2. Allowing green roofs as a form of mitigation

The plan goes to City Council in early December at an evening meeting (check Portland Online for upcoming agendas).

Mayor Adams has conducted about a half dozen stakeholder meetings on this project and one more is planned between now and City Council action. Staff reported that the stakeholders are getting closer but are not all on the same page. I suspect that will make for an interesting Council session.

As I indicated in my prior post, I’m coming in at the end of a process that included 11 prior Planning Commission meetings and I’m grateful for the detailed knowledge my colleagues have of this plan.

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Gordon Price on the Portland Plan

November 20, 2009

Last night former Vancouver, B.C. city councilor, and respected urbanist, Gordon Price spoke to the PBOT/PSU Traffic and Transportation class. I wasn’t able to attend (we had the second Portland Plan workshop last night) but BikePortland reported on the event:

Price said that a specific challenge of the Portland Plan (which is holding a series of public workshops through December) should be to determine how to reallocate the space left behind by auto-centric infrastructure in the wake of the diminishing use of cars. He also suggested that serious accommodation of cyclists should be a high priority and pointed out his concern that the Portland Plan’s focus on “20 minute neighborhoods” doesn’t quite ring true. “That’s too much time,” he said.

10 minute neighborhoods?

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Developers Re-think Parking

November 19, 2009

Today’s Oregonian has a short piece on a development in the Boise neighborhood where new residents are showing up without cars:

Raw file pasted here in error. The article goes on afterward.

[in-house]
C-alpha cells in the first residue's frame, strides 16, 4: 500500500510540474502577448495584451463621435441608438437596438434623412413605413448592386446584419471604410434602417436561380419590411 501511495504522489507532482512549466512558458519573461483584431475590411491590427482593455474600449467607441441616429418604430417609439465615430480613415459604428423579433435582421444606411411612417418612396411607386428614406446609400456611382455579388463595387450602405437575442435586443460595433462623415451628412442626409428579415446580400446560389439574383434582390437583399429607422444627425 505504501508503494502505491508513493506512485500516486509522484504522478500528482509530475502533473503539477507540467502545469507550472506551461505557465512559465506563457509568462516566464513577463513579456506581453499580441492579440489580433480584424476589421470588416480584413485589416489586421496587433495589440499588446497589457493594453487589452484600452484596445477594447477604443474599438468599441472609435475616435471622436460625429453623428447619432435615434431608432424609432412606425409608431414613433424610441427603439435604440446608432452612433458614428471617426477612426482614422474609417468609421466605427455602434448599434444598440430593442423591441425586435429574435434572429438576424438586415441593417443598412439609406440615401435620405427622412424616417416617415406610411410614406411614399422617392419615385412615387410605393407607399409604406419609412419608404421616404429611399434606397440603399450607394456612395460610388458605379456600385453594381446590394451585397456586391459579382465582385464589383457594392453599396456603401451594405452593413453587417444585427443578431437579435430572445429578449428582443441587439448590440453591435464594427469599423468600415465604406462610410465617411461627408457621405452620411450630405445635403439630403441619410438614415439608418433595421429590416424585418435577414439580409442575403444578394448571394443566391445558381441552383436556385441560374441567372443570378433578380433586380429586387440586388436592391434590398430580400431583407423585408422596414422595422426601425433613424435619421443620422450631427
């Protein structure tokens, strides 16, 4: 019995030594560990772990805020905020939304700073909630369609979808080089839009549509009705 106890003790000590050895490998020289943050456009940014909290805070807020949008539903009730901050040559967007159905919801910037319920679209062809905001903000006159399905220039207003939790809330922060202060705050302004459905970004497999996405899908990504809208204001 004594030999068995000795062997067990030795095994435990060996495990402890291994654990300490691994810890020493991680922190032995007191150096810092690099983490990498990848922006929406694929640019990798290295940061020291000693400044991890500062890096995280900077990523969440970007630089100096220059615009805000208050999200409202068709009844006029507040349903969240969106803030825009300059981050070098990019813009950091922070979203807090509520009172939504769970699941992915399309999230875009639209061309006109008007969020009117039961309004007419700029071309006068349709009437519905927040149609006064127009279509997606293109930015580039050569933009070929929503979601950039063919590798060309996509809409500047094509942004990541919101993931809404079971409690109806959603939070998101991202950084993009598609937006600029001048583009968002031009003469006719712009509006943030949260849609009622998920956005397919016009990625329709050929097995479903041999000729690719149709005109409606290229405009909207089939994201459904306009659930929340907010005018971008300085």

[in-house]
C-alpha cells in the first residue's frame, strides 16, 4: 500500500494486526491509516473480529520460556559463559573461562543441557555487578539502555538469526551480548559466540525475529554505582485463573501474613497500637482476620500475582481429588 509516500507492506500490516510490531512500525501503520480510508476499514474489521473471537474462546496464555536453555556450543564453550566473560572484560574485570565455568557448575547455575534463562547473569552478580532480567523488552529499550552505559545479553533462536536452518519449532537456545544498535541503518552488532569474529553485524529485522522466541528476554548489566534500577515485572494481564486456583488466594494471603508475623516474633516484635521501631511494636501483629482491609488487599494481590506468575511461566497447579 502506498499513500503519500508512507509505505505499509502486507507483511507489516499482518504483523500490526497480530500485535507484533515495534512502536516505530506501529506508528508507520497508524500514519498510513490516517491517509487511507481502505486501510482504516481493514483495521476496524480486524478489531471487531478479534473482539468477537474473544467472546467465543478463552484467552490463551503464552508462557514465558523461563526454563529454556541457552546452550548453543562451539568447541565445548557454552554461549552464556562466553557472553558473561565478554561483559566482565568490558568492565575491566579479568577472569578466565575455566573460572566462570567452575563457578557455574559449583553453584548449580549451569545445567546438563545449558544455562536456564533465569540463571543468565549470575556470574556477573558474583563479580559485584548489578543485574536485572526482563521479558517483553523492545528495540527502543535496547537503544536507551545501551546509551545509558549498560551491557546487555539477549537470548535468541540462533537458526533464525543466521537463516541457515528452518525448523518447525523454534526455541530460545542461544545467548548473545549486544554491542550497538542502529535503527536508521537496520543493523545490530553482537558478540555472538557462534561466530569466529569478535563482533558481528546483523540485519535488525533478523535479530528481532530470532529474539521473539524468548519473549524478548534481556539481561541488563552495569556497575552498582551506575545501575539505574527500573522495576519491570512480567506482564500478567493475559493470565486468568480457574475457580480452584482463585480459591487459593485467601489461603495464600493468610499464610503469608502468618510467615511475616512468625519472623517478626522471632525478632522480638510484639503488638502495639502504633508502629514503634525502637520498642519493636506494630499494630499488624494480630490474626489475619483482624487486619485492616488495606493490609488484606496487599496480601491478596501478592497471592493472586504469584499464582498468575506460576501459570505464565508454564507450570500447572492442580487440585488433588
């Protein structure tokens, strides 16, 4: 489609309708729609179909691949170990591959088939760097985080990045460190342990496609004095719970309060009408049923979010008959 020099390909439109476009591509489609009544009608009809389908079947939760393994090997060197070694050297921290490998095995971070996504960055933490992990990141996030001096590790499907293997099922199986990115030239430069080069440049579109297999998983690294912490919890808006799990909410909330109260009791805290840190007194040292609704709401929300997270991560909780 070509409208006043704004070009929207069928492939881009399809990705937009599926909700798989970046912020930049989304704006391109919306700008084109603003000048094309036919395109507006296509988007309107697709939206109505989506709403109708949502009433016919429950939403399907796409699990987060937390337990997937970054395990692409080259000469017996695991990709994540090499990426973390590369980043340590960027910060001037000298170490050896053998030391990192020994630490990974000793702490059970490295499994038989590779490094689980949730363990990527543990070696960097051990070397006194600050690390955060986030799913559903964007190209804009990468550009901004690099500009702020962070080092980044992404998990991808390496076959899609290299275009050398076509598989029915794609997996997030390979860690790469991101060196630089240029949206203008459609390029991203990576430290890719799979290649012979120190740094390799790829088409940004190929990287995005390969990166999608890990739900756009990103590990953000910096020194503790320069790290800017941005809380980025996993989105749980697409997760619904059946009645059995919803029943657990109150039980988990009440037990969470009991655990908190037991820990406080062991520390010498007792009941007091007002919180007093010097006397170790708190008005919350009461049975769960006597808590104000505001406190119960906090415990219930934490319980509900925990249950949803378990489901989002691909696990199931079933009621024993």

So far, 70 percent of tenants renting apartments in Tupelo Alley, a major new housing complex on North Mississippi Avenue built by Trammell Crow, a large-scale housing developer, do not have cars.

“I think the developers are sorry they spent $20,000 per space on parking,” says Ben Kaiser, a Portland architect and developer. He says builders will start thinking more about providing sheltered parking for bicycles, especially as the market grows for expensive custom-built bike frames that riders won’t want to leave locked up outdoors.

Two recent Planning Commission recommendations touch directly on this:

  1. As part of RICAP 5 we recommended increasing the bike parking ratio in mult-unit dwellings
  2. As part of our Bicycle Plan for 2030 recommendation, we called for an assessment of what policies would help allocate parking between cars and bikes (and perhaps reduce the amount of total area required for parking)

Perhaps market forces will beat us to the punch!

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Coming Up on November 24th

November 18, 2009

The formal agenda for the 24th is out and there is just one item other than the usual housekeeping: the update on the River Plan North Reach.

We start at 12:30.

This issue is one that my colleagues have a lot of history on, having already been through a total of 11 sessions on this and previously rendered a preliminary recommendation. There appears to have been a lot of balancing between the interests of various stakeholders, but I don’t know the details and suspect I’ll mostly be listening and learning during this session.